How to embrace mobile Web for maximum reach and sales
By Dan Butcher
April 8, 2011
BMW and its Mini Financial Services turn to the mobile Web for convenience's sake
As smartphone adoption increases steadily and HTML5 expands the possibilities of the mobile Web, savvy marketers are embracing the mobile Internet for maximum brand reach and to drive sales in more ways than one.
For most brands and retailers, launching a mobile-optimized Web site featuring device detection should be step No. 1, because it is compatible with most phones. Search via the mobile Web is becoming more commonplace, and consumers searching for a particular brand using their handsets can be automatically redirected to the mobile-optimized version.
“Growing trends I’m seeing include continued increase in the number of users accessing the Internet via their mobile device as the dominant method of access, and continued growth in smartphone adoption, although the overall mobile handset units are growing as well,” said Steve Timpson, president of Siteminis Inc., Atlanta.
“Additionally there is strong growth in the use of social sites such as Facebook and Twitter year-over-year, the adoption of location-based interactions on mobile and the use of bar code scanner technology,” he said.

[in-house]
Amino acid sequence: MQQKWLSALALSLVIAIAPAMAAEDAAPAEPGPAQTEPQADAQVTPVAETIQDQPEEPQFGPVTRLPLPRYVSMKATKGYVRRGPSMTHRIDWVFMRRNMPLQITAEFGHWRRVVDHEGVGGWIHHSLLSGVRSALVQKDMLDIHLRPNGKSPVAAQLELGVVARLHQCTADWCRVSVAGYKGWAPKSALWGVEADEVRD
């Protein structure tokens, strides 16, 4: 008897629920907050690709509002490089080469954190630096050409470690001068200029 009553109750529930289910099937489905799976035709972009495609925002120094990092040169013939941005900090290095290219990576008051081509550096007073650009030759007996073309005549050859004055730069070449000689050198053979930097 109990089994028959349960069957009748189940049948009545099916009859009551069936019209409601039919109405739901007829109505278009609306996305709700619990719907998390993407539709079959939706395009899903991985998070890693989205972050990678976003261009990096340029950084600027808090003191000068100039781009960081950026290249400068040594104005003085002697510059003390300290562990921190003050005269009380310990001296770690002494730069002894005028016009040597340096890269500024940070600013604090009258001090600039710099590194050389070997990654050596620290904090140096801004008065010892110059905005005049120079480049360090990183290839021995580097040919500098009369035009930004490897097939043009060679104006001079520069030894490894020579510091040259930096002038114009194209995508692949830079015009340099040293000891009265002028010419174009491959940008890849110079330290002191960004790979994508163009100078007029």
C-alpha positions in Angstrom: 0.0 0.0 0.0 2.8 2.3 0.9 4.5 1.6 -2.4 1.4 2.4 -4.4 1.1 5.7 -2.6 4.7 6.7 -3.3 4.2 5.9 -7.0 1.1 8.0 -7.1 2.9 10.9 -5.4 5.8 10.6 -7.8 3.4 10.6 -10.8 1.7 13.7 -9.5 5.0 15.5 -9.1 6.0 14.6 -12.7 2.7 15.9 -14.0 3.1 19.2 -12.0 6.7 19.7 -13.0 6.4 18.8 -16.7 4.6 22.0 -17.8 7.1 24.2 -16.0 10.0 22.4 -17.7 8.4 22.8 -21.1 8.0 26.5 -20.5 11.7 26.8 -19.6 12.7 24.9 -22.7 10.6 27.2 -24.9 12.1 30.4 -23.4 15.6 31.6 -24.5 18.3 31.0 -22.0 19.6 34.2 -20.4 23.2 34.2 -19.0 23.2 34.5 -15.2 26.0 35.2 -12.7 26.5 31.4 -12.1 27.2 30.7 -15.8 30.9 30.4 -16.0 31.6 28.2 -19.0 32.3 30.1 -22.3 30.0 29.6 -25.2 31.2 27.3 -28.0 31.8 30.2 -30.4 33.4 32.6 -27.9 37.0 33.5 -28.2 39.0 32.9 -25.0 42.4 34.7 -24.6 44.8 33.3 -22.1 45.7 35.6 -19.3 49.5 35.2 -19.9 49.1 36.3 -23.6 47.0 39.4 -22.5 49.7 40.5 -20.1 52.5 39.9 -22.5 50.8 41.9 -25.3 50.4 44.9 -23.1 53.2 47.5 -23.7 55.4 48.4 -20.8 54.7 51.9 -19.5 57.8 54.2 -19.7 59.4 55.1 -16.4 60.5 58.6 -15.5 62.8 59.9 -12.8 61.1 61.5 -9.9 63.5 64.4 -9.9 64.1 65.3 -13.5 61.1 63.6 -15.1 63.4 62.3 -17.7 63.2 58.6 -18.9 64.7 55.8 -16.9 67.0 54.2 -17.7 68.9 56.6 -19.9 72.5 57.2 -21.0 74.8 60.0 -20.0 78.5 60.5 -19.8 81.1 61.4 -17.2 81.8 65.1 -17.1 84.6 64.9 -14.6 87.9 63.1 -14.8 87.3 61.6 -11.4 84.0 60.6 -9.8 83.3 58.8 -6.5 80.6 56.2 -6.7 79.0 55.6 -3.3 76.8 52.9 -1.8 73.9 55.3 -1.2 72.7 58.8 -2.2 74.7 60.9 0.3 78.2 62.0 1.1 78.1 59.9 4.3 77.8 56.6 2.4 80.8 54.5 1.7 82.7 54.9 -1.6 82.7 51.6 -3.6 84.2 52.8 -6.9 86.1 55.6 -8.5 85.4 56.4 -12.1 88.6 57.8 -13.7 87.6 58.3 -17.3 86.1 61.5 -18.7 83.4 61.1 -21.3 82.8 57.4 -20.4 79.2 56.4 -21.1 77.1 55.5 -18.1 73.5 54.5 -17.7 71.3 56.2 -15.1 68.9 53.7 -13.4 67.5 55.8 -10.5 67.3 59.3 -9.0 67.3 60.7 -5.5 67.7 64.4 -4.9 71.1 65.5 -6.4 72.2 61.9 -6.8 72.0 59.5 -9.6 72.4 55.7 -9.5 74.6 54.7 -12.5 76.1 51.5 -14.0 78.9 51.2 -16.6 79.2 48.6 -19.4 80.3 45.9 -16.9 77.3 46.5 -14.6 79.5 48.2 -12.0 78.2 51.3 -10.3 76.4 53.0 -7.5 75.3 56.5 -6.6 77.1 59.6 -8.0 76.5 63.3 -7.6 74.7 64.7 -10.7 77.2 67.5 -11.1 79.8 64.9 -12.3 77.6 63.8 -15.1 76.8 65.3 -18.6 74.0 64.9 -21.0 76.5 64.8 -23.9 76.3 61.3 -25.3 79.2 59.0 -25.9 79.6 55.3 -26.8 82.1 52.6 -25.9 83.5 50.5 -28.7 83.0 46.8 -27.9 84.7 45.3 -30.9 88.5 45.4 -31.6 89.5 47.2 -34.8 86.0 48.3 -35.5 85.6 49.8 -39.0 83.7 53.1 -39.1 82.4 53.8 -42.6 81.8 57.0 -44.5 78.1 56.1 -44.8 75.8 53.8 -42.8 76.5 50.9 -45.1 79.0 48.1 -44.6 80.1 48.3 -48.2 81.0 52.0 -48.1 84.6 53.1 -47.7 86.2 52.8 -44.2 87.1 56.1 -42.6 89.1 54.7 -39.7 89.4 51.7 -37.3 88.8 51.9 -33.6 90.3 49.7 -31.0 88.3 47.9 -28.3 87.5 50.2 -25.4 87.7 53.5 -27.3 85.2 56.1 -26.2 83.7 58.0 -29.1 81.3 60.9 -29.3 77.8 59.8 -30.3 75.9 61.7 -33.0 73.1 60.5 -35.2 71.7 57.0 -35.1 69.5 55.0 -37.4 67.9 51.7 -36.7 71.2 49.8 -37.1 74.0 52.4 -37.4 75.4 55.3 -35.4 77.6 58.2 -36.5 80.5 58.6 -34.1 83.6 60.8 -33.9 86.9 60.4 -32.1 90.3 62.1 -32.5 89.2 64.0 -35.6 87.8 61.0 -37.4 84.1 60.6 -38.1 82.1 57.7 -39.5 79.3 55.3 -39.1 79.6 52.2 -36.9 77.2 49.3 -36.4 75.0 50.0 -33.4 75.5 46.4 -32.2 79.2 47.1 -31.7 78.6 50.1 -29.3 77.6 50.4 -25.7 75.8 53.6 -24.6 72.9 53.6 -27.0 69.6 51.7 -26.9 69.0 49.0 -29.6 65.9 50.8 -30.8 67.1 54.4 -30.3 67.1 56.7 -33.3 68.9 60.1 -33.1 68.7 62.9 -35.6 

Changes in usage behavior are affecting the way that consumers interact with ads on the mobile Web, and provides increased opportunities for brand advertisers
There is overlap between mobile Web and app users
Ad placement, delivery and pull-through to real calls-to-action are improving, per Siteminis.
Mr. Timpson said that brands are placing more effort on the quality and content of mobile advertising to take advantage of increased mobile Web traffic.
“SMS is still a strong way to get customers’ attention, but as with anything in the mobile space, it is mission-critical to have solid content and offer-driven mobile Web sites that can convert that customer,” Mr. Timpson said.
Rhythm NewMedia serves a click-to-Web Hampton Inn mobile video ad with a "buy now" call-to-action
“Social sites are gaining in popularity as an advertising opportunity, but clearly that takes significant oversight by the brand to really bear fruit—but it will bear fruit,” he said.
“Location-based marketing is also growing but is still being flushed out as far as a tool used commonly for most brand marketing efforts.”
However, Mr. Timpson believes that many advertisers are not currently embracing the mobile Web to the fullest.